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Are your gifts insulting?

By CNN's Tammy Oaks

When giving flowers be sure not to give ones associated with funerals
When giving flowers be sure not to give ones associated with funerals

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LONDON, England (CNN) -- Giving a gift has long been an accepted social tradition in business, but knowing what presents are appropriate for foreign clients can be difficult.

To avoid embarrassing situations and sending unintended messages, special consideration should be given not only to the gift but also to how it is wrapped and presented and why and when it is given.

For instance, in Japan and China gifts should not be wrapped in white paper as it symbolises death. The colours blue and black should also be avoided in China because they are associated with funerals.

Avoid using red ink when signing a card or notes in China as it symbolises death and the end of a relationship. Sharp objects also imply the severance of a relationship so steer clear of letter openers.

Present gifts with two hands in both countries, downplay the importance of the gift and give the present at the end of the meeting.

According to Terri Morrison and Wayne A. Conway's book "The International Traveller's Guide to Doing Business in the European Union," plants and flowers can be dangerous.

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Many countries associate certain flora with funerals or graves. For example, Germans consider heather, which is placed on graves, bad luck in the home. And chrysanthemums are inappropriate in Spain and France where they are used for funerals.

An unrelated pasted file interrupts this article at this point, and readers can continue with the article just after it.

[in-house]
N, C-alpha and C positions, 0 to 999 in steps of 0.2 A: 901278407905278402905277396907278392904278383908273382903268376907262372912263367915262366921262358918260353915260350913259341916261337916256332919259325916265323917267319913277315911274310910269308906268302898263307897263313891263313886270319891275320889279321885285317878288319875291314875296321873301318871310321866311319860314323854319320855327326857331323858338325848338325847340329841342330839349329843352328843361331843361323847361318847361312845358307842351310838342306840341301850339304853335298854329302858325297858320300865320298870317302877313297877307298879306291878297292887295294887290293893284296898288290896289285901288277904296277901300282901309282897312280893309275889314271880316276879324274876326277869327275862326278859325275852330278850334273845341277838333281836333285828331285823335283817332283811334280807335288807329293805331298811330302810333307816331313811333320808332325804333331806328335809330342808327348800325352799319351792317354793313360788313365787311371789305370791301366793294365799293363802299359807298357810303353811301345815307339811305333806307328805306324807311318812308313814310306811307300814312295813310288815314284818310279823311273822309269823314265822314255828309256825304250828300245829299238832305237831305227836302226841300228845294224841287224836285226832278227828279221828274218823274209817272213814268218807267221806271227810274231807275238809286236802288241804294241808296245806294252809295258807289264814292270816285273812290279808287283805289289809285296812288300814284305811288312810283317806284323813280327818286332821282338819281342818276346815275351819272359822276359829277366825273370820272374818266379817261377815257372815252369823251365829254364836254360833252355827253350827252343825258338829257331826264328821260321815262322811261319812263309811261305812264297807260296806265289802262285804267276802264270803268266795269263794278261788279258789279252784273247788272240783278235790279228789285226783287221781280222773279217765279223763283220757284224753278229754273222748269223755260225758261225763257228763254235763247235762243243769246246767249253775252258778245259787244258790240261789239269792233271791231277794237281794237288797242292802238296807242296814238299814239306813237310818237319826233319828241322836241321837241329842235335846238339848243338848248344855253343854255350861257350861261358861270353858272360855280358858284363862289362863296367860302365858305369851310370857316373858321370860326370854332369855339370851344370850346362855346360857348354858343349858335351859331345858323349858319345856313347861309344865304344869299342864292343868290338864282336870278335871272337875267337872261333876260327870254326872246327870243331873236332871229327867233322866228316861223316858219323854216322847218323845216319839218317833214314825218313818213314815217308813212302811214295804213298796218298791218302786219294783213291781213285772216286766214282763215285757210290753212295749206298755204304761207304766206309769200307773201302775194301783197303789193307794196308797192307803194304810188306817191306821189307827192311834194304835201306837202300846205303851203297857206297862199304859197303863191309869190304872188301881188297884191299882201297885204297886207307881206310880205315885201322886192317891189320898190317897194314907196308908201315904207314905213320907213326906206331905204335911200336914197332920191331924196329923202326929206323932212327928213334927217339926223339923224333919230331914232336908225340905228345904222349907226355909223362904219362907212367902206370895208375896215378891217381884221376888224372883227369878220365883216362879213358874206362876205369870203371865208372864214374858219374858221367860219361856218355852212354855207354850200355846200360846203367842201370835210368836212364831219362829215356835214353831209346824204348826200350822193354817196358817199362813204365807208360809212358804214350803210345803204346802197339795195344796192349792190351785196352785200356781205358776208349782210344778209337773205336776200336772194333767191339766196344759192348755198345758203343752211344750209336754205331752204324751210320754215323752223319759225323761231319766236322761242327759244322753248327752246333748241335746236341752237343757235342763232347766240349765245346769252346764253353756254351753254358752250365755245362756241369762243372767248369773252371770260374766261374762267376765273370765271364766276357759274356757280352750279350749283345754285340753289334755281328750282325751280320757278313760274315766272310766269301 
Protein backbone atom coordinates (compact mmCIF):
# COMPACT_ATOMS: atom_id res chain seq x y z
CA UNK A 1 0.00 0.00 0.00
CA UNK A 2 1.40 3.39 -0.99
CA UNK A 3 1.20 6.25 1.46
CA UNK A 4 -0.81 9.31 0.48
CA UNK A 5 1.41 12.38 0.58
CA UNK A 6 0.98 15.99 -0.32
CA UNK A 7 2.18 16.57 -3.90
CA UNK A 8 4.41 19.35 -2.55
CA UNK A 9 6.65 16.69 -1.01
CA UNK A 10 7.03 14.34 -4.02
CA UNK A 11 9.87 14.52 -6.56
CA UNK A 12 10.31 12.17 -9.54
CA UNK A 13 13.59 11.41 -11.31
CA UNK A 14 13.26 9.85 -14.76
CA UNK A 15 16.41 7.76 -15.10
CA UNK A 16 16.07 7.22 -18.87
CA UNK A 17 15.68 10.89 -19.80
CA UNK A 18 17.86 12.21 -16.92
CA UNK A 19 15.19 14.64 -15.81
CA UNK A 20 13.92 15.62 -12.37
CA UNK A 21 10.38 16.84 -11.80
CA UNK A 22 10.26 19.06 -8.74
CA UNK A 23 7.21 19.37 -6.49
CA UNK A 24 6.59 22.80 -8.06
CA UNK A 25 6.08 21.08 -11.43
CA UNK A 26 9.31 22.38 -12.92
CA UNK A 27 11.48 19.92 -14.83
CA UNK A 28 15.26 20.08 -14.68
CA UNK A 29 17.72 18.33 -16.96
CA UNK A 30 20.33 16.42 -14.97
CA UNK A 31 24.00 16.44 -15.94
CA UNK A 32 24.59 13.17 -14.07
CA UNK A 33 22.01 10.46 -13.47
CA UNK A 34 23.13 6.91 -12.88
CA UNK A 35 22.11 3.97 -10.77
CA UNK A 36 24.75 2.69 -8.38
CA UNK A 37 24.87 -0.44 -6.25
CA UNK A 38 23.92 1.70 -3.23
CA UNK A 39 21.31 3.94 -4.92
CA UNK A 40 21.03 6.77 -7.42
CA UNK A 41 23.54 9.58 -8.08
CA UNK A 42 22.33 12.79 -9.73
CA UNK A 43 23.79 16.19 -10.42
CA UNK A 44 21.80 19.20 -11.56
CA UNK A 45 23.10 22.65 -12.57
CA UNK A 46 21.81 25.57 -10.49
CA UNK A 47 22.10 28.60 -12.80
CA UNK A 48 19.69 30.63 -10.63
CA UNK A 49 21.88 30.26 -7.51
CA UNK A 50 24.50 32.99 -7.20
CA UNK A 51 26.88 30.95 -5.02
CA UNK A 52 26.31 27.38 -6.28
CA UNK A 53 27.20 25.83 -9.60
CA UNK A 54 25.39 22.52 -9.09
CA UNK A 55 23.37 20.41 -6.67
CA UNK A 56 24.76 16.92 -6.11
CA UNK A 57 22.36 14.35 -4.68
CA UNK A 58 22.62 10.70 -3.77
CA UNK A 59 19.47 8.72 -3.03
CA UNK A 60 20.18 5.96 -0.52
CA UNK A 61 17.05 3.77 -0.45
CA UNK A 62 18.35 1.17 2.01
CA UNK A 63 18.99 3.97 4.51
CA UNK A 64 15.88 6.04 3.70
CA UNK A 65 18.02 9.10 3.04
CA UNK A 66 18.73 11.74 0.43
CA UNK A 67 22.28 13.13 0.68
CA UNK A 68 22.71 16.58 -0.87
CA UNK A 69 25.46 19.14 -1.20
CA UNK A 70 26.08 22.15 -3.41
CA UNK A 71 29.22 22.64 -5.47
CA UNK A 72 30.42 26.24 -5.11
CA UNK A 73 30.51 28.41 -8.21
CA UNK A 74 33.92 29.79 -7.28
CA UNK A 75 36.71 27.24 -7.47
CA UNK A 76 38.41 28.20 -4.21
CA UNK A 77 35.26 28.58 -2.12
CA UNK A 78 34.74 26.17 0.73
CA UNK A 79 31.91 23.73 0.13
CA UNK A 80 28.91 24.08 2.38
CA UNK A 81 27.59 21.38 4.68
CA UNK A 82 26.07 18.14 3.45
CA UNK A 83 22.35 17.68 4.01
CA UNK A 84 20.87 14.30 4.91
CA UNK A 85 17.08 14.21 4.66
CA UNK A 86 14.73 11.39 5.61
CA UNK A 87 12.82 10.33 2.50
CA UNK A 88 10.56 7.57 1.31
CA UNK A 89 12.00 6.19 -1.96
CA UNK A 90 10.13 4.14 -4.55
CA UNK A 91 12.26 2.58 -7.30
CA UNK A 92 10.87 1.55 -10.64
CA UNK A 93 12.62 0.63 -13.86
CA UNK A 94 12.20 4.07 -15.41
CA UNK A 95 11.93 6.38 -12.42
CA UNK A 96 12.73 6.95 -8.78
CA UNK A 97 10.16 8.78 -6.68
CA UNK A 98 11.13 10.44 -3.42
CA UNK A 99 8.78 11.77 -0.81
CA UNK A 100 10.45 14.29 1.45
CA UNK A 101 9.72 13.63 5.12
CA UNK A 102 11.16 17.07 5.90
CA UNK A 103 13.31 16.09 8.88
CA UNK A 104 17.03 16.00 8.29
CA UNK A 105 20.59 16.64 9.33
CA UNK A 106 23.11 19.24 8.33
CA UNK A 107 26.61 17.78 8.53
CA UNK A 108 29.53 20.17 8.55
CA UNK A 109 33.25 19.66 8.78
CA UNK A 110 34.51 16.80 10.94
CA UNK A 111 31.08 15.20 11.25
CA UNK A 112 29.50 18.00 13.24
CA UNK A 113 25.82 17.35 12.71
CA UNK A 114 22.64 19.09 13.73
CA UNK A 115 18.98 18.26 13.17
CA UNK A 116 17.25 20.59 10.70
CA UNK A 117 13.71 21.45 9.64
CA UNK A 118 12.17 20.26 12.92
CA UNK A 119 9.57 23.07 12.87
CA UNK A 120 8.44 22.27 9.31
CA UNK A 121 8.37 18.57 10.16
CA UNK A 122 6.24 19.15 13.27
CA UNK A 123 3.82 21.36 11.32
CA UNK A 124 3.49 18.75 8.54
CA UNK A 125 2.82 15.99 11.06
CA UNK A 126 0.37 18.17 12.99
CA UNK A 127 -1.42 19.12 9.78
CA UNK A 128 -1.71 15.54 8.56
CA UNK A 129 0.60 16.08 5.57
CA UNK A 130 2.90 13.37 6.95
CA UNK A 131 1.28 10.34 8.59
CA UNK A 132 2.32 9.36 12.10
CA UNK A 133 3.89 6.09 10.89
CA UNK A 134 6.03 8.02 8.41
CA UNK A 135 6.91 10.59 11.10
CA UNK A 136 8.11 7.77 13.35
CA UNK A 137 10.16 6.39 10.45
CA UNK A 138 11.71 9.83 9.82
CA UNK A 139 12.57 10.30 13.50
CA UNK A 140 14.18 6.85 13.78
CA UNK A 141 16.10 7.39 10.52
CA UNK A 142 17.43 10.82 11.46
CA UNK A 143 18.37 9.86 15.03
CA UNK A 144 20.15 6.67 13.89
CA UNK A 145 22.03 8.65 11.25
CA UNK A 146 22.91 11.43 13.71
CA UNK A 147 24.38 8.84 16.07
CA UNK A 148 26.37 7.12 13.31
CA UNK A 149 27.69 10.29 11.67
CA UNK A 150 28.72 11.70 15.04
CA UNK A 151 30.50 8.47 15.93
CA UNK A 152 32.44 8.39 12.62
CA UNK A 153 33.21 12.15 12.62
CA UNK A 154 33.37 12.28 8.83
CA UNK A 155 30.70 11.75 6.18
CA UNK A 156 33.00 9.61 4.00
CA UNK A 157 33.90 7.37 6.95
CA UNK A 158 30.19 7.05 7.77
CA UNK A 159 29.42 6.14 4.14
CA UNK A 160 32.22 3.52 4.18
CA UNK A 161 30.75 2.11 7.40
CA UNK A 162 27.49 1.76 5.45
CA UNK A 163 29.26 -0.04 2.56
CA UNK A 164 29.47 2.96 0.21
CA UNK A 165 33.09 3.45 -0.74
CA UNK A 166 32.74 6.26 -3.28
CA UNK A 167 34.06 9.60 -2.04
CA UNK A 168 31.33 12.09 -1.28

Yellow flowers are best avoided in France because they symbolise infidelity, while in Mexico they are associated with death.

Morrison and Conaway, in their book "The International Traveller's Guide to Doing Business in Latin America," say gift giving can be part of establishing successful relationships with Latin Americans.

When giving gifts to Latin clients, they say these items should be avoided: Knives or scissors because blades represent the severing of a friendship, carved elephants because some Latin Americans have an entire folklore about them, handkerchiefs because they are associated with weeping and sorrow and items wrapped in black or purple because they are colours symbolic of Holy Week (Semana Santa) processions.

When presenting gifts to Muslims be sure to avoid pork and alcohol, as they are offensive, and always present gifts with the right hand.

Gifts are intended to show appreciation and respect and should not been seen as trying to buy favour. Some corporations have strict policies on the practice so it is best to check with the company first.

Avoid making cultural faux pas by researching the country and company before presenting a gift.

Embassies and consulates can provide guidelines for international customs and the U.S. & Foreign Commercial Service (www.usatrade.com) is a good resource for providing information on cultural etiquette.



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